“Tate, henceforth, I trust you with my daughter. Keep her safe always.”
“I swear to always protect her, and to love her, and to cherish her… Mother.”
Tate responded solemnly, completing the ceremony. Then she grinned.
“She might be a great warrior, but I daresay there’s nobody in the world who’s better at protection than me.”
The family of four girls laughed together, tears leaking out from Lily’s eyes. She had never known, so many years ago, that she would come to love her adoptive daughter this much. While they laughed, the sound of bells rang out, heralding the union. The sound of metal striking metal rang out, resounding, crashing. The bells rang, then shuffled, then shouted, then resolved themselves into the sounds of metal scraping metal as the soldiers around Lily scrambled to take up positions.
Lily opened her eyes. The lookout was ringing a bell, signalling that some change in the situation was occurring. When had she fallen asleep? She must have been more tired than she thought. The soldiers around her were in a scramble to find their armor and weapons. Lily leapt to her feet, scanning the mess for Victoria. Lily found her descending the stairs from the lookout post in a hurry. Lily hurried to meet her at the midway point of the stairs.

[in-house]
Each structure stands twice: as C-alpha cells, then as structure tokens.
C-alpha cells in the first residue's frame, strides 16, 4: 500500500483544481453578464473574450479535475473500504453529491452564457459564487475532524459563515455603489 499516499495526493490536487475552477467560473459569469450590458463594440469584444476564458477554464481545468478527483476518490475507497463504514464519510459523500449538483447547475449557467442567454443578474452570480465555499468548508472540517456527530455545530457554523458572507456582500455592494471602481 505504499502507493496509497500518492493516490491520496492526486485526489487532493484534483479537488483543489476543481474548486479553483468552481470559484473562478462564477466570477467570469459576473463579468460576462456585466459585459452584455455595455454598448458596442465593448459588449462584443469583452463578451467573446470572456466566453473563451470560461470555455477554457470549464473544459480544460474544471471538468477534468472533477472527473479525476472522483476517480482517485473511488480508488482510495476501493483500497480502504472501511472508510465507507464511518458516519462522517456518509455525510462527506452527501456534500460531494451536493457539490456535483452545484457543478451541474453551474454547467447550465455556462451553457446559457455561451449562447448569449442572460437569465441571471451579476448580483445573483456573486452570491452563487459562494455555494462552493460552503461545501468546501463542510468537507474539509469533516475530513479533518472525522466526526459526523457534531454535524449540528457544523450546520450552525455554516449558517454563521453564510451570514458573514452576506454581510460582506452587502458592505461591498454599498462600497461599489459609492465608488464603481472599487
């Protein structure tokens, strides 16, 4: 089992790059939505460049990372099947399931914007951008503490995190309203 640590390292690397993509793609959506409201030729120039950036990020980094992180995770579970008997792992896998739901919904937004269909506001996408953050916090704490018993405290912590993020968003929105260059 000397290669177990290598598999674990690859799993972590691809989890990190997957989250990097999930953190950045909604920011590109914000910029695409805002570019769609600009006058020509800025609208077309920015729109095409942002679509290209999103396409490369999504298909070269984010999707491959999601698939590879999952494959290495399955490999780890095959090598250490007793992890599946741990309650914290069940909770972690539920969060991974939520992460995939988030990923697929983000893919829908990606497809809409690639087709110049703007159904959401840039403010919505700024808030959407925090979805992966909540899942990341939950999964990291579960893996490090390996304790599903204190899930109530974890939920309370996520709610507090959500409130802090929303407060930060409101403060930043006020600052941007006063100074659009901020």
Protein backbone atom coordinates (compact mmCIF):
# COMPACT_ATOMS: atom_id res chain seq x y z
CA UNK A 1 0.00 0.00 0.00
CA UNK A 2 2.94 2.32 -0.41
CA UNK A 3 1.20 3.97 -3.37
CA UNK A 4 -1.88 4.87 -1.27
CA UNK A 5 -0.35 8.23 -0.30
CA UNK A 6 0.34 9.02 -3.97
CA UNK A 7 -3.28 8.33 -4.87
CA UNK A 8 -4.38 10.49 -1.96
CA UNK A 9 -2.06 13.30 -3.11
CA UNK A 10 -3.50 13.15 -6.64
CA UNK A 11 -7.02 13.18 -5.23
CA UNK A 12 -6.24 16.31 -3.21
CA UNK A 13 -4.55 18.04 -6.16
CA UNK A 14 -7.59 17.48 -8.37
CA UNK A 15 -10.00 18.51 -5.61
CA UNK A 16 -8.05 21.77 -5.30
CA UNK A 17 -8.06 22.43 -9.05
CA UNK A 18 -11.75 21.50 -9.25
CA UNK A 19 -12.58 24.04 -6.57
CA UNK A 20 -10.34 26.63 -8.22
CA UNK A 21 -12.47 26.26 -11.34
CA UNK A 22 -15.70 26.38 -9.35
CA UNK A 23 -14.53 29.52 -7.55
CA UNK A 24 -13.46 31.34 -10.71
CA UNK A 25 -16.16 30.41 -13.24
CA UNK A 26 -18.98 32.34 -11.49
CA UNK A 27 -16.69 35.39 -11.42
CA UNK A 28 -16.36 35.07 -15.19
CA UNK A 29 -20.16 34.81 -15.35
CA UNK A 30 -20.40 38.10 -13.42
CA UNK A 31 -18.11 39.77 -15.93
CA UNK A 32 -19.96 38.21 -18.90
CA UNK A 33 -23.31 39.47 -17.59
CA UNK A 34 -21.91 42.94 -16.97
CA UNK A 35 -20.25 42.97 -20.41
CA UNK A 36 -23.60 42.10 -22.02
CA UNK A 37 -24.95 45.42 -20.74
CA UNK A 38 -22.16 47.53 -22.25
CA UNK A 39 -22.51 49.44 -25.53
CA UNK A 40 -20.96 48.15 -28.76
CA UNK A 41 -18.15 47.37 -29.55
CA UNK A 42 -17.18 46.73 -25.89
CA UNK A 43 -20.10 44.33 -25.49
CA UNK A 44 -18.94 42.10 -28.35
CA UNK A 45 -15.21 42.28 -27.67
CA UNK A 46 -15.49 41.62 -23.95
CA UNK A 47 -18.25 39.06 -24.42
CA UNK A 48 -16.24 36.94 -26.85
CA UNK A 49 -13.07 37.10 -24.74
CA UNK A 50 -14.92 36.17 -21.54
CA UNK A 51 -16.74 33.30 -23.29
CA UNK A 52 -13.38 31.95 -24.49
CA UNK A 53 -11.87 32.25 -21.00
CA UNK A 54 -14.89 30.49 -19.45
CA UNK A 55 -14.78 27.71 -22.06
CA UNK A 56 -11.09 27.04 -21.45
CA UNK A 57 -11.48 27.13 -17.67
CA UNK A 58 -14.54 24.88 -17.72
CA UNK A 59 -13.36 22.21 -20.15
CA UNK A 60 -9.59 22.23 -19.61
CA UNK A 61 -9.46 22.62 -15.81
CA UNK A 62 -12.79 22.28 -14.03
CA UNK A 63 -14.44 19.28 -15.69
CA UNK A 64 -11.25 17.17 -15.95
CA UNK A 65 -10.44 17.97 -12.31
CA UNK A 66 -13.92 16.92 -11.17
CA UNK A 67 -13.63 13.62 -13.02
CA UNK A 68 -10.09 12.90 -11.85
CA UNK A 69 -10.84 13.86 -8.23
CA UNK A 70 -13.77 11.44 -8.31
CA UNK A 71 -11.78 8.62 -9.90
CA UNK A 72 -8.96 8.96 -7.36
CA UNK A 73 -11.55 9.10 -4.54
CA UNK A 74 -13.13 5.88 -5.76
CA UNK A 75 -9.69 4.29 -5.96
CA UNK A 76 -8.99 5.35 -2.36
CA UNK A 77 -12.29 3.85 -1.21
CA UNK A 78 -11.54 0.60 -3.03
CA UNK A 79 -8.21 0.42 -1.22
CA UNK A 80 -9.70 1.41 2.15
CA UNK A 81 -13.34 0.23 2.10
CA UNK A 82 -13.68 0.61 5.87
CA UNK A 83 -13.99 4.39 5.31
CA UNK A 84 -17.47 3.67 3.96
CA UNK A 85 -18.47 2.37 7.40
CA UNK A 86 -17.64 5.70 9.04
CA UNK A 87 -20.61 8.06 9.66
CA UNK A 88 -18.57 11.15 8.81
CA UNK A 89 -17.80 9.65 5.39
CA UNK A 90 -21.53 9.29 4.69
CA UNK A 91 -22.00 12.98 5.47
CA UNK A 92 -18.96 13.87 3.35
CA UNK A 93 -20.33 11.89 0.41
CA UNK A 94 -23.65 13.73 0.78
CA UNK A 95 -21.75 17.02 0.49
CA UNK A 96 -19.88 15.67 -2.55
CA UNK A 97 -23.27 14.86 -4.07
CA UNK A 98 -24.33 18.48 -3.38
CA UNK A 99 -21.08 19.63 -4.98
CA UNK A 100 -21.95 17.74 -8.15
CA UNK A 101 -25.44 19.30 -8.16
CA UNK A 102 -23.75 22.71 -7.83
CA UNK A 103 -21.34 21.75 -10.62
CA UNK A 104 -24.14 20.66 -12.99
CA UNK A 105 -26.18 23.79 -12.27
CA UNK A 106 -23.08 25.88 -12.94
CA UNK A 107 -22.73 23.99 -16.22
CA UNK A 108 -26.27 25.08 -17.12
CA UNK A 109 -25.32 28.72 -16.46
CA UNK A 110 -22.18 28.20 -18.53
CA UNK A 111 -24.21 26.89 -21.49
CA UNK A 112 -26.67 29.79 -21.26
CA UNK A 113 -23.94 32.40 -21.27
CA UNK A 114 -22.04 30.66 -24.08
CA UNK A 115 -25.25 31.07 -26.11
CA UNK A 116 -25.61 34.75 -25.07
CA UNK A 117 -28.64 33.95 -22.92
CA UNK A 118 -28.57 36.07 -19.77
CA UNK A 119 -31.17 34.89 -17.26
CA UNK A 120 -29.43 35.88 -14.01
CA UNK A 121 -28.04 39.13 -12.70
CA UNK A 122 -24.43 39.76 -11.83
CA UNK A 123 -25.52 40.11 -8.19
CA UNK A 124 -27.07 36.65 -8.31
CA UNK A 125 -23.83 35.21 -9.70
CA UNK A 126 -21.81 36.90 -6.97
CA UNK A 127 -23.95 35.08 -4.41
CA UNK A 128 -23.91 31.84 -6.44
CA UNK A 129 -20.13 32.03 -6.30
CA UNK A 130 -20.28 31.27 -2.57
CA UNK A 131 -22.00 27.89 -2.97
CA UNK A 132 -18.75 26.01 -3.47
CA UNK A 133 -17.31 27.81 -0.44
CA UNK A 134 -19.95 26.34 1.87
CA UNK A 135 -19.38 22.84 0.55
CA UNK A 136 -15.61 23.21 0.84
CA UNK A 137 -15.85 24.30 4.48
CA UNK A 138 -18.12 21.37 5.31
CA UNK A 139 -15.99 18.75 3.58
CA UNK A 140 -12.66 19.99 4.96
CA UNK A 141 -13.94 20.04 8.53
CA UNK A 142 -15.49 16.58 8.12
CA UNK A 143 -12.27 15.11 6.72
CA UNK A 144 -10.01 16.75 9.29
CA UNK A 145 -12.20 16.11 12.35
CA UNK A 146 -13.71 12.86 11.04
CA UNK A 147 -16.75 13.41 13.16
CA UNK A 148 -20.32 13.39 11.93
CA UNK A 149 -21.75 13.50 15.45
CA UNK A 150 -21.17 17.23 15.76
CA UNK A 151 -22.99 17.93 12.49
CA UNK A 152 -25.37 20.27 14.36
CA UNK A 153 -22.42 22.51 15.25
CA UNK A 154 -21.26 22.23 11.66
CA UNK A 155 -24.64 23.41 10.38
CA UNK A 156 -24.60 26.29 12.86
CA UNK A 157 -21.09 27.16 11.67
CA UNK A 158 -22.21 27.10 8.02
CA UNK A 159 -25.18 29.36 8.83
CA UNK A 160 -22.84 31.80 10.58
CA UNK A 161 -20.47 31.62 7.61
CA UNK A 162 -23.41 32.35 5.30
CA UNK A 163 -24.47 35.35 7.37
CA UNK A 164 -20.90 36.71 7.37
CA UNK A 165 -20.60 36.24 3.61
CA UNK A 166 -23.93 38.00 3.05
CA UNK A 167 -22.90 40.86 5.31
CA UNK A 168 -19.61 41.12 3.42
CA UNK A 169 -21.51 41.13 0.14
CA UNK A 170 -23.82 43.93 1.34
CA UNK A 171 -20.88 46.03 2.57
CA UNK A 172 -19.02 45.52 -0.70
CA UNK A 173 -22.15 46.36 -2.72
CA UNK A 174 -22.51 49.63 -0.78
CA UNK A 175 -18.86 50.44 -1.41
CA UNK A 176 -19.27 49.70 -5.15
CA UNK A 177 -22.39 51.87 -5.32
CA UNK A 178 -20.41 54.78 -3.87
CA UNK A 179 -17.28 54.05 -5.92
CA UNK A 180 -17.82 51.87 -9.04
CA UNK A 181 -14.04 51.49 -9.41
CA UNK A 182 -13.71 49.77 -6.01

“What’s going on? Are they attacking?”
Victoria shook her head, but a troubled expression crossed her face.
“The enemy is packing up their camp in preparation to move. But they have one person on approach, on horseback. He’s carrying a white flag.”
Lily felt a surge of hopefulness. Their strategy, had it worked? Could they now avoid the dangerous proposition of fighting Vessel? Then she felt it quickly drain away, replaced by suspicion. It was possible, but it could also be a trick.
“Victoria, are you going to meet the messenger?”
Victoria nodded. Lily clapped her shoulder.
“Let me go instead. I’m faster.”
Victoria contemplated this for only a moment, but quickly nodded. She knew Lily was right.
“Alright. Sorry for imposing on you.”
Lily quickly ran up to the gates, just as she had done before; only this time, she was not the one bringing offer of parley. As the gates swung open, she felt Prei come to stand next to her. The dream she had seen floated vaguely through her consciousness, barely out of reach. The details were rapidly fading, but she knew it had something to do with Prei. Something happy. Prei noticed Lily staring and tilted her head in curiosity. Lily shook her head and focused on the opening doors.